1 iiu vu'.,rNI..zeIN' LUIL Y
011 Mir4i#ttn Dttilu
e your selection from our vast assortment of distinctive
weaves and colorful blends.
THREE DAYS TIME
ces from $1.75 to $3.75 ALL WORK GUARANTEED
he Slater Book Shop
no 430 36 S. State St.
Official newspaper at the University of
Mi'igan. Published every morning except
Mnday during the university year.
Entered at the post-office at Ann Arbor as
Ofces: Ann Arbor Press Building. Sub-
scriptions: by carrier $z2so- by mail, $3.00.
Want ad. stations: : uar-y's; Students' Sup-
ply Store; The Delta, cor. State and Packard
Phones: Business, 960; Editorial, 2414.
Communications not to exceed 300 words
length, or notices of events will be pub-
lished in The Daily, at the discretion of the
Editor, it left at the office in the Ann Arbor
Press Bldg., or in the notice box in the west
corridor of the general library, where the
notices are collected at 7:30 o'clock each
John C. B. Parker... .. Managing Editor
Clarence TI. Fishleigh.. Business Manager
Conrad N. Church.............News Editor
Lee E. Joslyn.................City Editor
Harold A. Fitzgerald..........Sports Editor
Harold C. L. Jackson......Telegraph Editor
Marian Wilson... ..........Women's Editor
Leonard W. Nieter....Ass't Telegraph Editor
DeForrest S. Rood..........Exchange Editor
J. E. Campbell...Assistant Business Manager
C. Philip Emery..Assistant Business Manager
Albert E. Horne. Assistant Business Manager
Roscoe R. Rau. . .Assistant Business Manager
Fred M. Sutter...Assistant Business Manager
C. M. ickling Night Editors I. M. Carey
B. A. Swaney J. L. Stadeker
L. S. Thompson E. L. Zeigler
II. C. Garrison
C..Clarrke James Schermerhorn, Jr.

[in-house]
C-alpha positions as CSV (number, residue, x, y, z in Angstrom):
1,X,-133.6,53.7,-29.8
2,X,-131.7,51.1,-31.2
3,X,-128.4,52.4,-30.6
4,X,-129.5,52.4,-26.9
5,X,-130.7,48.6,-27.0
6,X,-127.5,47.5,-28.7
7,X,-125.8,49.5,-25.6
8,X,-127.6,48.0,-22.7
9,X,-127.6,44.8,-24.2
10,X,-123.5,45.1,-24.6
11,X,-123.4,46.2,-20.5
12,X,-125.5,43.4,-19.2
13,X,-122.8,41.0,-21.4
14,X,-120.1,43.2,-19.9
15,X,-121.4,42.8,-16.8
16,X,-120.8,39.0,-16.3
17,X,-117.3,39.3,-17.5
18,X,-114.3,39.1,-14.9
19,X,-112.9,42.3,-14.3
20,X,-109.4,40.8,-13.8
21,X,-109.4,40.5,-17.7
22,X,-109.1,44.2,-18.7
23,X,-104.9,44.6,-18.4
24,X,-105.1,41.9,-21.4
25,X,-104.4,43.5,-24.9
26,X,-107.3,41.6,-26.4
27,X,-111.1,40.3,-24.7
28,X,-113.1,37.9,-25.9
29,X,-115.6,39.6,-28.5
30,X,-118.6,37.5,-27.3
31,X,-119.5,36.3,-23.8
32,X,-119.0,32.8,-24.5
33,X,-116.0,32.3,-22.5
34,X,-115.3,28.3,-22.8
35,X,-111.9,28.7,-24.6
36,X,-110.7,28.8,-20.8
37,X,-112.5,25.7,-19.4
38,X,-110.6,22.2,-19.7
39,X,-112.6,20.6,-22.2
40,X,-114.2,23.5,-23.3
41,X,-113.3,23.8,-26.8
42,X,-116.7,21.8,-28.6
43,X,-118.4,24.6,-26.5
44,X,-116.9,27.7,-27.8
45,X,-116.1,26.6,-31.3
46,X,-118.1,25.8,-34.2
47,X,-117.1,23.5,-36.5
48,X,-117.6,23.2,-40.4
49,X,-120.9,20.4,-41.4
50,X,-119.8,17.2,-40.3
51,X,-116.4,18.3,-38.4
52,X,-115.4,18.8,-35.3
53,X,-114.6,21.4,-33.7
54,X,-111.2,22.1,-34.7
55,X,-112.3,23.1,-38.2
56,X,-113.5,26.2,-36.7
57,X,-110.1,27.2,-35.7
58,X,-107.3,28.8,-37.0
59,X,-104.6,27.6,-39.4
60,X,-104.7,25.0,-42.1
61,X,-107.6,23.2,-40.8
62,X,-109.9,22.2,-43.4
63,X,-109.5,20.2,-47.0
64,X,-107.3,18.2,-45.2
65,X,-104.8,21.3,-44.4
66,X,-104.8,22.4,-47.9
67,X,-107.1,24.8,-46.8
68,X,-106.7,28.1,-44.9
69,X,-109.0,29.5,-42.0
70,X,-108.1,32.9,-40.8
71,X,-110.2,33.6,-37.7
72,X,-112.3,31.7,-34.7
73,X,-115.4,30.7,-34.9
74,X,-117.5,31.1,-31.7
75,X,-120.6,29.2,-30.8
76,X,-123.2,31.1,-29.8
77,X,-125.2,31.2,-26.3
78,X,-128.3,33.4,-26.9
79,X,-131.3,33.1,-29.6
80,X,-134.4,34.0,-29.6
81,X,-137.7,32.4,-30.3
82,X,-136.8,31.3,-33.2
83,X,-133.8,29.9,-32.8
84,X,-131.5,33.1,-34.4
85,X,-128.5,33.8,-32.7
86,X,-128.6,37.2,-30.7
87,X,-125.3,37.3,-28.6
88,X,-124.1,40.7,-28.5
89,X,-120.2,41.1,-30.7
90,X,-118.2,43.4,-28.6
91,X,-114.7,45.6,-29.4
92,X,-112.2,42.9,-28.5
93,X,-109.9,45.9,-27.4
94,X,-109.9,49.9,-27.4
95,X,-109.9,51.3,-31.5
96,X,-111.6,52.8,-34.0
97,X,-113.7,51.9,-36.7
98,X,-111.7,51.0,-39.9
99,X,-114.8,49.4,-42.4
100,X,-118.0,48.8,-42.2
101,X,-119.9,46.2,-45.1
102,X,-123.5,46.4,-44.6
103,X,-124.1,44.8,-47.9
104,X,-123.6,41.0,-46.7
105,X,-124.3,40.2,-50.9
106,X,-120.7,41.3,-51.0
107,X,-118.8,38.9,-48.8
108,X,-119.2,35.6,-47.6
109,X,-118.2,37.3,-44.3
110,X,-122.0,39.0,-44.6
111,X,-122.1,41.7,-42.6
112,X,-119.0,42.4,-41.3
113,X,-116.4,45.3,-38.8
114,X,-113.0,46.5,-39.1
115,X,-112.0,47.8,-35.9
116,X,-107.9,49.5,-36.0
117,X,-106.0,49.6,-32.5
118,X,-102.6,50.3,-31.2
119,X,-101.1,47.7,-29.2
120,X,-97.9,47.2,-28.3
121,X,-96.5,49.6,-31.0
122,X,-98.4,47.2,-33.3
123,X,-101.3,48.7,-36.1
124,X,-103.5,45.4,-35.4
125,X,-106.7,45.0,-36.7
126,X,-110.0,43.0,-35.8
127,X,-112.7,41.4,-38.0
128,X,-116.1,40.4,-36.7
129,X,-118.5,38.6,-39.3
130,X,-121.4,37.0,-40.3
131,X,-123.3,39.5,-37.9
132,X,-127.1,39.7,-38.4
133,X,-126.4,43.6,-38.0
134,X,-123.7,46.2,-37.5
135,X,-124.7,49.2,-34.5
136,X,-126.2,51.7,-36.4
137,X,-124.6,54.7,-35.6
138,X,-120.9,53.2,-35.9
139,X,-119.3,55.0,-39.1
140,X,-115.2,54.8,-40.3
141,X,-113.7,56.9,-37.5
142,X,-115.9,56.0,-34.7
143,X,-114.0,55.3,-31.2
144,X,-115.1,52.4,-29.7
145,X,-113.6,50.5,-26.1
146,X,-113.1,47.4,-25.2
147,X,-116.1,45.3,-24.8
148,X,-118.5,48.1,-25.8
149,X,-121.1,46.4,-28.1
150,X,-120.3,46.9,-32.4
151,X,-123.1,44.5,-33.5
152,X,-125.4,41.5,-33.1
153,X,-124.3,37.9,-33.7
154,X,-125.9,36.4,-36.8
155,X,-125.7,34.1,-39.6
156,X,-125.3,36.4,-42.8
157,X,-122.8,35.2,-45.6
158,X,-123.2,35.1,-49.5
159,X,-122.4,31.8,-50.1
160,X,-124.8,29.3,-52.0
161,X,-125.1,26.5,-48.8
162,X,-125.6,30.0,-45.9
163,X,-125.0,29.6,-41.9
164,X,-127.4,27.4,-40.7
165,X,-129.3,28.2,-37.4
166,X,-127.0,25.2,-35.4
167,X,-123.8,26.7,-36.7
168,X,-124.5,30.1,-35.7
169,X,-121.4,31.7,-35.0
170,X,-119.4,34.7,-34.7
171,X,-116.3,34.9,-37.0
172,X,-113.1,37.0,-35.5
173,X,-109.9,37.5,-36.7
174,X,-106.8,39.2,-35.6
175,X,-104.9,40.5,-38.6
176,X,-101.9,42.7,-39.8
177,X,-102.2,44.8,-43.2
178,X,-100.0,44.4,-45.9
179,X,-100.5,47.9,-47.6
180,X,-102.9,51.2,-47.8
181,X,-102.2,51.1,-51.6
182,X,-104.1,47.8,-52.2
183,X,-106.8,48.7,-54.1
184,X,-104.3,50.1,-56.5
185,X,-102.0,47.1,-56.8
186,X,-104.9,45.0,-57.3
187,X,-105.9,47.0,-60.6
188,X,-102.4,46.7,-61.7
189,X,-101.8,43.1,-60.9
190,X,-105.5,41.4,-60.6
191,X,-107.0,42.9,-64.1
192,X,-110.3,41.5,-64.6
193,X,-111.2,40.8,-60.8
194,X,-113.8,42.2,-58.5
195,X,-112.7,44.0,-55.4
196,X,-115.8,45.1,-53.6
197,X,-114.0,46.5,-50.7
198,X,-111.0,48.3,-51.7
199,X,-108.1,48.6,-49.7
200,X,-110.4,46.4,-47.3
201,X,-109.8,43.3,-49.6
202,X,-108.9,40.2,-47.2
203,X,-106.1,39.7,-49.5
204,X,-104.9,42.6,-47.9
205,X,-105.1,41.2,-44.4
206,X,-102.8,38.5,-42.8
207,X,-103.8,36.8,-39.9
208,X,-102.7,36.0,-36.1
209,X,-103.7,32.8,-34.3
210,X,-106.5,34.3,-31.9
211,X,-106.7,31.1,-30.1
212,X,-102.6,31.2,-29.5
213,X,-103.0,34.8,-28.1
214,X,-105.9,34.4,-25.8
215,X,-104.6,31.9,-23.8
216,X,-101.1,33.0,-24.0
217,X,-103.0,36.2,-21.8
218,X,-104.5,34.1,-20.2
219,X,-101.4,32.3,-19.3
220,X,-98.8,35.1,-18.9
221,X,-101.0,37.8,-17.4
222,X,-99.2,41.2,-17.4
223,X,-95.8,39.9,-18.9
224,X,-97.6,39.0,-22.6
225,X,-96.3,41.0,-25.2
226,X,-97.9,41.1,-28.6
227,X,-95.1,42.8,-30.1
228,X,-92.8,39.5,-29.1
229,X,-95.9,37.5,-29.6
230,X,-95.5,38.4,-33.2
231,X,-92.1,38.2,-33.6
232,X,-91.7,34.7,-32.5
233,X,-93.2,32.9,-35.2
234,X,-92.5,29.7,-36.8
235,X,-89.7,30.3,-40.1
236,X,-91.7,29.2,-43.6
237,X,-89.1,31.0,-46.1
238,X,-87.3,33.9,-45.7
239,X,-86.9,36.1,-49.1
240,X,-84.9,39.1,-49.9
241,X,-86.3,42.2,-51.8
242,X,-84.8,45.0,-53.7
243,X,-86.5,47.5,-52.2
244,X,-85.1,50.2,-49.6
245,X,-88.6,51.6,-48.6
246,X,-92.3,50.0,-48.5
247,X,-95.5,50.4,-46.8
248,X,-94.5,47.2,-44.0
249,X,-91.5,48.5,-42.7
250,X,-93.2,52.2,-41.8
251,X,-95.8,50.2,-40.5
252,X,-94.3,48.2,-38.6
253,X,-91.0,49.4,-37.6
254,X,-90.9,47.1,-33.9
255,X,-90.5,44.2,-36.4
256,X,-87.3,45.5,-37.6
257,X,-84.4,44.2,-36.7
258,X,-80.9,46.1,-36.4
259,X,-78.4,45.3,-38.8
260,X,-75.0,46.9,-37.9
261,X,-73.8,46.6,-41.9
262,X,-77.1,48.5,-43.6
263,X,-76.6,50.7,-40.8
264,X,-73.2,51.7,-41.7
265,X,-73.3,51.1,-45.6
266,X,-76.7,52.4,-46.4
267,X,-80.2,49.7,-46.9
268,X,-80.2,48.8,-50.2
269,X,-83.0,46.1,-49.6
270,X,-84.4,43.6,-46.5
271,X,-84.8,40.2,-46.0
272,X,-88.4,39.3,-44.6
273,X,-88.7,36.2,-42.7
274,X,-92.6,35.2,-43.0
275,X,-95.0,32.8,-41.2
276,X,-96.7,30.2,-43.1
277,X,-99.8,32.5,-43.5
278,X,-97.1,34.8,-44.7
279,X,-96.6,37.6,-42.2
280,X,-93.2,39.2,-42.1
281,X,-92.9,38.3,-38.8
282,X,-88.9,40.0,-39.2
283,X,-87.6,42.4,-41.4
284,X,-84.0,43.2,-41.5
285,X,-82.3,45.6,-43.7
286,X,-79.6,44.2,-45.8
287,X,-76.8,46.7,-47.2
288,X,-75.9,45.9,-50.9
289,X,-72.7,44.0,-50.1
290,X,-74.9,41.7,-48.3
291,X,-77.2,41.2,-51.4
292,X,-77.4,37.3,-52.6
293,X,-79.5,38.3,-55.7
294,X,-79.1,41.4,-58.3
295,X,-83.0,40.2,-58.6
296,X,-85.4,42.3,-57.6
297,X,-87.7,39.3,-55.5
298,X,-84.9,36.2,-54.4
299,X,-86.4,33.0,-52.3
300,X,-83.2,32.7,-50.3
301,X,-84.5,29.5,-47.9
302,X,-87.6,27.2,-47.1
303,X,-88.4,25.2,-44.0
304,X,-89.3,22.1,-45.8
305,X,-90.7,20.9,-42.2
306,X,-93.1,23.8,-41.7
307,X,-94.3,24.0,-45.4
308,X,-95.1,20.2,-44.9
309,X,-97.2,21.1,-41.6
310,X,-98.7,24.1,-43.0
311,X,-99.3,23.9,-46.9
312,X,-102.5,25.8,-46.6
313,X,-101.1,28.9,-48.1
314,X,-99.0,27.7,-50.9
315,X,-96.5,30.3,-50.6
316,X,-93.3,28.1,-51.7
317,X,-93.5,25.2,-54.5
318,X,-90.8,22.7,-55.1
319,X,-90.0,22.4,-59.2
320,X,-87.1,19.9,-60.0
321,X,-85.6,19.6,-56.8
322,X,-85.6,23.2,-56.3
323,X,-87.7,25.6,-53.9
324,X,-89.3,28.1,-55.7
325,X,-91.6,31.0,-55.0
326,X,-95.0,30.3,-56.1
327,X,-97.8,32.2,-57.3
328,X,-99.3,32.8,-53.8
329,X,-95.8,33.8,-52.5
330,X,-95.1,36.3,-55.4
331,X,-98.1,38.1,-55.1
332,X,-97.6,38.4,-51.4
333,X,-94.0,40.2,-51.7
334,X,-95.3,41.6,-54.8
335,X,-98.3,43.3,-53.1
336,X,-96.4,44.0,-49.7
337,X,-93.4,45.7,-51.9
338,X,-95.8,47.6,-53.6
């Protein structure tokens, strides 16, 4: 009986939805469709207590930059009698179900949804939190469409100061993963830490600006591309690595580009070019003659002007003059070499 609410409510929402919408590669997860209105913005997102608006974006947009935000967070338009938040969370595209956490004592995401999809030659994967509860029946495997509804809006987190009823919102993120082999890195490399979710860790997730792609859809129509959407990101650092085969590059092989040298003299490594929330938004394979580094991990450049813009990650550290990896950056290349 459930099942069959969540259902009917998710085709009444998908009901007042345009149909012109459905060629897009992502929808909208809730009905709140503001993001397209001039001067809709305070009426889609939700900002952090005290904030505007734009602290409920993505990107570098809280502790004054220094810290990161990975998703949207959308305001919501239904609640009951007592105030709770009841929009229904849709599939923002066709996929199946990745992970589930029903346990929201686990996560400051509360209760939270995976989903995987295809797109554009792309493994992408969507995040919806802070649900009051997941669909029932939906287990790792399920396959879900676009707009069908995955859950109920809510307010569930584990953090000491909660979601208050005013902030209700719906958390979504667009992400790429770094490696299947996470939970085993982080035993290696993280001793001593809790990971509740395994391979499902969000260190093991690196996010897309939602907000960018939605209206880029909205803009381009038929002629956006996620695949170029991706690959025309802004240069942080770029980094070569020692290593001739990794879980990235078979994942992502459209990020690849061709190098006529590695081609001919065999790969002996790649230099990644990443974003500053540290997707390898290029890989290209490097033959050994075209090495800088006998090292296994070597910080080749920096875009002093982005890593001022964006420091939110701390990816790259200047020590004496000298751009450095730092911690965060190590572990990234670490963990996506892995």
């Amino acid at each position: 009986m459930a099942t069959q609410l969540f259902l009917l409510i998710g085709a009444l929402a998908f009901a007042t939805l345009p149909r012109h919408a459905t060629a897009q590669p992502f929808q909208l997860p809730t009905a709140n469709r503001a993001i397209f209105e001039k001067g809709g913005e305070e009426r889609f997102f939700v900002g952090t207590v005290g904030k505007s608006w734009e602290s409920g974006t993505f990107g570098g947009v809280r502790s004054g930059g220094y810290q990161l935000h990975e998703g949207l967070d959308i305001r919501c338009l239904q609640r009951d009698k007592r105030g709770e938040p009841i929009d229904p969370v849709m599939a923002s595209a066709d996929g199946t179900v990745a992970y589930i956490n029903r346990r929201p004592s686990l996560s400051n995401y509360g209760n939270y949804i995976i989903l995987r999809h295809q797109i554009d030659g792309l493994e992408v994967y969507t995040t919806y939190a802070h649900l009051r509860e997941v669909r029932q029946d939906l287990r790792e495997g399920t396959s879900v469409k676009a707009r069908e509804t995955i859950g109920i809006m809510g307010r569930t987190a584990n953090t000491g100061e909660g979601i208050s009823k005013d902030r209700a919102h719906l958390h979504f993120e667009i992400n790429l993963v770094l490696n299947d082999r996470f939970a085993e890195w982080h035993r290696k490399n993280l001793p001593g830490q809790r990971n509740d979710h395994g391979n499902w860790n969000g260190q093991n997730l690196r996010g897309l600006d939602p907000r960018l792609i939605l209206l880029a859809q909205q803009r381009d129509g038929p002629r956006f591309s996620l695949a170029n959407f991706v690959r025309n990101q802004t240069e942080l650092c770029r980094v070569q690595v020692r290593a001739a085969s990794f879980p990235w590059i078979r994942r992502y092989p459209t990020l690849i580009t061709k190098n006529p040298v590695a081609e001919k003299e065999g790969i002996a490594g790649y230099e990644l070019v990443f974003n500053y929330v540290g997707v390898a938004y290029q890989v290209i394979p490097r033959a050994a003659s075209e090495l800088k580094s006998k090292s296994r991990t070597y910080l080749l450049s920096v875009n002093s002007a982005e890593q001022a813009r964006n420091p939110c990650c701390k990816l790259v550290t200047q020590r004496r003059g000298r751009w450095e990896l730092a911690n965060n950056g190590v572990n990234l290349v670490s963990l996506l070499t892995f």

R. H. Fricken G. 0. Brophy
D. H. Cruttenden Mildred C. Mighell
K. L. Wehmeyer J. P. Hart
Annetta L. Wood F. A. Taber
T. F. McAllister Allan Shoenfield
C. C. Andrews R. T1. McDonald
C. L. Goldstein
Paul E. Cholette Harry R. Louis
Harold Makinson Earl F. Ganschow
Walter R. Payne Jackson W. Smart
Harold R. Smithr Seymour B. Wilson
SUNDAY, APRIL 1, 1917.
Night Editor-D. H. Cruttenden
"MICHIGAN'S GRAND OLD MAN"
When the hour of noon shall sound
today from the Library tower, the
strokes of the bell will mark the pas-
sage of the 12-month that has flown
by since James Burrilp Angell
breathed his last. A life so filled with
mighty achievement had been round-
ed off. A man so beloved for all that'
is great and good, had passed beyond
our earthly vision. Yet was left a
cherished memory in the hearts of all
who knew him. So great was the
kindly and protective spirit in life,
that death has not wholly robbed the
University of an unseen presence that
hovers over it still. In this hour of
national crisis, when discord and
strife seem very near at hand, when
contending issues seem about to tear
asunder that unity and strength which
he strove to bring to Michigan, we
feel the need of his guiding hand, a
word of advice from his vast store of
experience. We can do no betttr than
to ask, "What would he have done-
he, Michigan's grand old man?"
State and Huron Streets
10:30-"The Need of Self-Sacrifice,"
address by Rev. R. S. Loring.
At 6:30, "Russia and The Revolu-
tion, address before the Students'
Society by Prof. C. L. Meader. The
'e Day o Palms"
Social Service Class at 11:45.
' I'r iA M s f .w .war s. ...
2A I - -rzGar Arlag
"OLD GLORY " cats
VNIVEIIRSITY .B3OKST O REc
Ma State Stree
-- ------- - -----m- -- -
"HURRY UP, MICHIGAN!"
Only 30 men turned out the day
spring football was instigated.
Most of the eastern and many of
the western colleges and universities
have been practicing long before this.
Practically everywhere the group tak-